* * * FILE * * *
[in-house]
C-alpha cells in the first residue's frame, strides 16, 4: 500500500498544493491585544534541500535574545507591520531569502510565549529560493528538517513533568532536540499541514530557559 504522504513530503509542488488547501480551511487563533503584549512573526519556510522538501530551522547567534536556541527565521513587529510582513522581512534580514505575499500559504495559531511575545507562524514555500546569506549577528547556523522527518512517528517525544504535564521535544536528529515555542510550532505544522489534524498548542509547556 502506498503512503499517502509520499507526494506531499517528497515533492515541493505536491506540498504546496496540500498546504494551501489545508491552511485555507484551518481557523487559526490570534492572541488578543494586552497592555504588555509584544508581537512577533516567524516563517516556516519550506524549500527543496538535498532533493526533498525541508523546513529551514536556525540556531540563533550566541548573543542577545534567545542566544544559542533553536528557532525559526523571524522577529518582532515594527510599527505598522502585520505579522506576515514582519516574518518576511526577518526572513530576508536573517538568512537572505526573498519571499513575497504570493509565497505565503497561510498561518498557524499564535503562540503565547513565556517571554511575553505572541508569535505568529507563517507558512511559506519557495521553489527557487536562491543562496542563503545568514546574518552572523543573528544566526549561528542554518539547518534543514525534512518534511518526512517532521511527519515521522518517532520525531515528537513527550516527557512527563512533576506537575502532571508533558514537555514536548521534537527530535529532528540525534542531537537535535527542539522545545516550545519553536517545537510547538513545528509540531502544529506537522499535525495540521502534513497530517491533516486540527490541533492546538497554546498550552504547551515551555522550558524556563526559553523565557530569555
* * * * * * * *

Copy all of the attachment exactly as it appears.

[in-house]
C-alpha cells in the first residue's frame, strides 16, 4: 500500500498544493491585544534541500535574545507591520531569502510565549529560493528538517513533568532536540499541514530557559 504522504513530503509542488488547501480551511487563533503584549512573526519556510522538501530551522547567534536556541527565521513587529510582513522581512534580514505575499500559504495559531511575545507562524514555500546569506549577528547556523522527518512517528517525544504535564521535544536528529515555542510550532505544522489534524498548542509547556 502506498503512503499517502509520499507526494506531499517528497515533492515541493505536491506540498504546496496540500498546504494551501489545508491552511485555507484551518481557523487559526490570534492572541488578543494586552497592555504588555509584544508581537512577533516567524516563517516556516519550506524549500527543496538535498532533493526533498525541508523546513529551514536556525540556531540563533550566541548573543542577545534567545542566544544559542533553536528557532525559526523571524522577529518582532515594527510599527505598522502585520505579522506576515514582519516574518518576511526577518526572513530576508536573517538568512537572505526573498519571499513575497504570493509565497505565503497561510498561518498557524499564535503562540503565547513565556517571554511575553505572541508569535505568529507563517507558512511559506519557495521553489527557487536562491543562496542563503545568514546574518552572523543573528544566526549561528542554518539547518534543514525534512518534511518526512517532521511527519515521522518517532520525531515528537513527550516527557512527563512533576506537575502532571508533558514537555514536548521534537527530535529532528540525534542531537537535535527542539522545545516550545519553536517545537510547538513545528509540531502544529506537522499535525495540521502534513497530517491533516486540527490541533492546538497554546498550552504547551515551555522550558524556563526559553523565557530569555